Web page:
A is for asparagus
I like most vegetables, but I never appreciated asparagus until later in life.
Maybe it's because most of the asparagus I was served as a kid was way overdone. Anyway, now I love it, especially roasted or cooked on the grill.
According to our news partners at Consumer Reports ShopSmart magazine, green asparagus is better for you than white. Here's why: Sunlight gives the stalks their green color. Farmers cover the shoots with dirt or plastic or fabric to get white or violet spears. Green means more sun and therefore more nutrients.
By the way, five medium asparagus spears have only 16 calories, no fat, 600 International Units of vitamin A and 2 milligrams of iron.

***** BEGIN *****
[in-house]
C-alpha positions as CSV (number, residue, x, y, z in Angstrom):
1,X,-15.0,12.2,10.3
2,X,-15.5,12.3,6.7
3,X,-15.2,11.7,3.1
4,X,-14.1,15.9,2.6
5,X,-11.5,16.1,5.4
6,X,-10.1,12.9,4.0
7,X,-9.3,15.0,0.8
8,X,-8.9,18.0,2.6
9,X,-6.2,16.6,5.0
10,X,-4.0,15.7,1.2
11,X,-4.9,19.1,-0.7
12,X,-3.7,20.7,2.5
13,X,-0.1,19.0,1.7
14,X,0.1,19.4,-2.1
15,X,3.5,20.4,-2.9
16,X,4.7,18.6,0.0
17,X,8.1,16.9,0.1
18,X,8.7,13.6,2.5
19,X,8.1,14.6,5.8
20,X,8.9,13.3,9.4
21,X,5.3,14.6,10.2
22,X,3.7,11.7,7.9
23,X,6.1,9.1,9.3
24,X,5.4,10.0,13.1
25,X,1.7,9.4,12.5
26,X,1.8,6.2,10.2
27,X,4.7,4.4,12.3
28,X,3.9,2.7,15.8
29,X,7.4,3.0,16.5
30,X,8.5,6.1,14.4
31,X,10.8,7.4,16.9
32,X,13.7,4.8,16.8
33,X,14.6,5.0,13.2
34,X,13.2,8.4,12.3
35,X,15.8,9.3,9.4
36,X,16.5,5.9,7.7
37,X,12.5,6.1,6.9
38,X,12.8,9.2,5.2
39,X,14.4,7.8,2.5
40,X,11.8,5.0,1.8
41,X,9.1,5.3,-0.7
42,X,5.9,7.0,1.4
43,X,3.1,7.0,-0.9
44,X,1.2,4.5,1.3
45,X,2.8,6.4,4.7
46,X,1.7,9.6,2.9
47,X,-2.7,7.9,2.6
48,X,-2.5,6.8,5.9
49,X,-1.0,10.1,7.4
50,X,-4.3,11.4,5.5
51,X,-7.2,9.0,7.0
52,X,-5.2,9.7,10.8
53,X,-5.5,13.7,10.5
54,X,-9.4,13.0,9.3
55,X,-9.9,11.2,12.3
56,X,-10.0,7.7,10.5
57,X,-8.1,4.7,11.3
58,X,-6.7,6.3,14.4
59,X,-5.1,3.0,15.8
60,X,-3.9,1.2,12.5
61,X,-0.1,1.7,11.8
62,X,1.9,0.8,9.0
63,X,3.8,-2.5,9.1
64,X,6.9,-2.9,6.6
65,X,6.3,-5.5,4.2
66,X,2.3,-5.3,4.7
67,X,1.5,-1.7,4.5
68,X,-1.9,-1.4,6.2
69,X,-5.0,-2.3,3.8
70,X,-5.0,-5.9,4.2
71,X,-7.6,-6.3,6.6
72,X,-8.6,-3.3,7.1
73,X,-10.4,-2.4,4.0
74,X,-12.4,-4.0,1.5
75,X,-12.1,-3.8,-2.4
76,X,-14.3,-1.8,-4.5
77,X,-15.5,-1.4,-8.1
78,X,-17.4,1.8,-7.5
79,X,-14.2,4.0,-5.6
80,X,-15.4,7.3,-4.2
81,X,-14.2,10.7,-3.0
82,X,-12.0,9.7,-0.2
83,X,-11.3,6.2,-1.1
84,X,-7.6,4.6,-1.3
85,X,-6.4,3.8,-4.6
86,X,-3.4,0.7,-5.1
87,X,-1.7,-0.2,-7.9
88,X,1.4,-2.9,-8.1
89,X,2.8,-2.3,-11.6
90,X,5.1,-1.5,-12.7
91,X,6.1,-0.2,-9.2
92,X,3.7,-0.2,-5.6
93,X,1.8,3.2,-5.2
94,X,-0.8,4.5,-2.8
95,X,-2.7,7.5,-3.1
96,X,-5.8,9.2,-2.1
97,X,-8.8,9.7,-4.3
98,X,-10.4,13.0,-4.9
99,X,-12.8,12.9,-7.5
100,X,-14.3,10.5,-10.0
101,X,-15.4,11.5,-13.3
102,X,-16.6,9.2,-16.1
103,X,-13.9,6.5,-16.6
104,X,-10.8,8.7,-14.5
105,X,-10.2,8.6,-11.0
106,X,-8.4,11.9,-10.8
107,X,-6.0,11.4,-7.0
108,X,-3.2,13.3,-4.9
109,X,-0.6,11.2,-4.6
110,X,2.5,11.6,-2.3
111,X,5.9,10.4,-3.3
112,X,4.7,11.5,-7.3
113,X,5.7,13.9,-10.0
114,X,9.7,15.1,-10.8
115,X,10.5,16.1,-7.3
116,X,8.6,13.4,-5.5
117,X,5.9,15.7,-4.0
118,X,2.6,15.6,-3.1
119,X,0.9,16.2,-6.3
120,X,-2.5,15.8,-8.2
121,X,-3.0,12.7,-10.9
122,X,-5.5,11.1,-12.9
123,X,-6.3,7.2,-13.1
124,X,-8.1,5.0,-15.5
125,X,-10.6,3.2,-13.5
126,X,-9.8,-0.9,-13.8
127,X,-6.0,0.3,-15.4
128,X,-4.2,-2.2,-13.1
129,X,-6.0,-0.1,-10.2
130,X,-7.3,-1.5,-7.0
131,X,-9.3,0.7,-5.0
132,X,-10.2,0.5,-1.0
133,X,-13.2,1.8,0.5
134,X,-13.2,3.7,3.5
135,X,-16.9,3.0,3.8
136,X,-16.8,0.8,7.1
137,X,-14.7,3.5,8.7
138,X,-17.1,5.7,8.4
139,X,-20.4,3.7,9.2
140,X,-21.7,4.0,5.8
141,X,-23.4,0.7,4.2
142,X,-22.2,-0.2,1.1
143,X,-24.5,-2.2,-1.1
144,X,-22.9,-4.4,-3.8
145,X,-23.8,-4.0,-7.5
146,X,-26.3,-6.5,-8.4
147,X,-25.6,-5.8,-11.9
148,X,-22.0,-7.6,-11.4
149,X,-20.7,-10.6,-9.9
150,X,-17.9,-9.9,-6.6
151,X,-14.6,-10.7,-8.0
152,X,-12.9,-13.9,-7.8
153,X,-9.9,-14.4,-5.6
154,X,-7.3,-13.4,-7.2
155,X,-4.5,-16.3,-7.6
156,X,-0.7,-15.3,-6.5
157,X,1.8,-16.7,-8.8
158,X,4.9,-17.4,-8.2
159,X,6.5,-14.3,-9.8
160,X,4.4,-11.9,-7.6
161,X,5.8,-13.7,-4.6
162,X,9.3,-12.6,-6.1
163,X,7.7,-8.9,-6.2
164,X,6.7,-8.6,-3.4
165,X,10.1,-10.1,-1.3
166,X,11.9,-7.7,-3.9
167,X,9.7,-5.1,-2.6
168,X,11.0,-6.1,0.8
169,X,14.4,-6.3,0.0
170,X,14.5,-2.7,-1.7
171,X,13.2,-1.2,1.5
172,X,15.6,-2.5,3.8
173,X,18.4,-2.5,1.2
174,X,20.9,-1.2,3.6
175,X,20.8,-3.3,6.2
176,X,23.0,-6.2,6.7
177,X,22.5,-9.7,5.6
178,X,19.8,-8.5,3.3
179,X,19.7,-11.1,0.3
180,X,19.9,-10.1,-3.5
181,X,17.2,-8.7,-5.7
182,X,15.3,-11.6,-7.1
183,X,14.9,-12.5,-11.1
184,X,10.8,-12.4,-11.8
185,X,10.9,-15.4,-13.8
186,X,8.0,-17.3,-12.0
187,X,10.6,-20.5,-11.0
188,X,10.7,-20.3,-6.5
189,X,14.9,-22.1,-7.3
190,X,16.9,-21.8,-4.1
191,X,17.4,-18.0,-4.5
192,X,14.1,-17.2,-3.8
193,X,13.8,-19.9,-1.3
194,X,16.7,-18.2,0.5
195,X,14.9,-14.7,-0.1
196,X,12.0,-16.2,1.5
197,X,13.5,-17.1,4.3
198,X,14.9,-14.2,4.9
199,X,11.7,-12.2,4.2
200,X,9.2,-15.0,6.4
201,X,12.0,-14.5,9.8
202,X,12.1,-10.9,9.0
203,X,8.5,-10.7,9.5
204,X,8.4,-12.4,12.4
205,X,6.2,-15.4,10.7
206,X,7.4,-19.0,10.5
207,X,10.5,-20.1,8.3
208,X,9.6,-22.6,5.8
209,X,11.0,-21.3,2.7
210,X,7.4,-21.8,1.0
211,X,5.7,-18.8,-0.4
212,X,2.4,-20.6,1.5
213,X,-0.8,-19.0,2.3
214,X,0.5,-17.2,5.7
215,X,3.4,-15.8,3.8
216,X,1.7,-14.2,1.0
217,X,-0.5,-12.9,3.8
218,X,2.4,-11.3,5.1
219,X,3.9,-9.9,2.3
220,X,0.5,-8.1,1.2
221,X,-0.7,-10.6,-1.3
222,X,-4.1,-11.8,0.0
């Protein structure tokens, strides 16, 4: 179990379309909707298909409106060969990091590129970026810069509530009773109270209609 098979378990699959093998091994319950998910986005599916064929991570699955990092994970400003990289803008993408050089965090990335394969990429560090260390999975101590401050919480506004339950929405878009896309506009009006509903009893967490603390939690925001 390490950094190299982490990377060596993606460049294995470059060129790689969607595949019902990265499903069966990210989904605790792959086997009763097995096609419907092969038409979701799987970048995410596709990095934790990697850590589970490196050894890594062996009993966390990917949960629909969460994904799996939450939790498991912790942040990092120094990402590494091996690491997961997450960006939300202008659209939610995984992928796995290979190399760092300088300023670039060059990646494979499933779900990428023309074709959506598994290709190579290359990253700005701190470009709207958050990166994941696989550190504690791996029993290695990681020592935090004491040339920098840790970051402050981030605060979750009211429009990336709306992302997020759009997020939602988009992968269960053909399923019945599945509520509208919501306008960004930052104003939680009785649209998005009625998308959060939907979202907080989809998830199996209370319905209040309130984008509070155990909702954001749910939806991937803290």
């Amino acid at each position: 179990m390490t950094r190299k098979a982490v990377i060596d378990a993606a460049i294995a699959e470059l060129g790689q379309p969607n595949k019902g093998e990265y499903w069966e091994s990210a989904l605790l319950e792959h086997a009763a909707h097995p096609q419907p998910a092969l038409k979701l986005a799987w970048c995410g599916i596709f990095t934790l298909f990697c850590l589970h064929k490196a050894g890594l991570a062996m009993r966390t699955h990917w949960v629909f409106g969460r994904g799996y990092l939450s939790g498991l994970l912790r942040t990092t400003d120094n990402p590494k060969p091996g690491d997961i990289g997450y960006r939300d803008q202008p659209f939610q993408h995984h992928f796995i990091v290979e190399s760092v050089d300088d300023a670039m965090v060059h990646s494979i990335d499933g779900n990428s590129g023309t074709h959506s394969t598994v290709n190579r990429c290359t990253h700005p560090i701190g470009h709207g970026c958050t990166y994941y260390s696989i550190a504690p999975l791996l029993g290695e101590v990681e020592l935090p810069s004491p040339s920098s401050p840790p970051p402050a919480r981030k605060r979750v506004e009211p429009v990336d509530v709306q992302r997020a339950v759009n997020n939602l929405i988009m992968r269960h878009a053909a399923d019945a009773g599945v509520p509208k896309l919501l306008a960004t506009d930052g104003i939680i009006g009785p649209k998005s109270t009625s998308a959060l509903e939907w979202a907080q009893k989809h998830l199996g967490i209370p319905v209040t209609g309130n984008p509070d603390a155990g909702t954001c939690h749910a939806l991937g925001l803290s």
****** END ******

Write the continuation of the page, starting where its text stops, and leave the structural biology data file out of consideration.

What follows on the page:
Some people like fat spears, others prefer skinny. Either way, try to choose similar-sized spears for even cooking. And try to do that within a day or so.
To keep your spears from going limp, wrap the base in a damp paper towel or put them in a plastic bag. You can also trim off a little at the end of the stalks and refrigerate them standing upright in a pitcher of ice water. Be sure to keep the tips dry so they don't spoil.
More Info: How to Cook Asparagus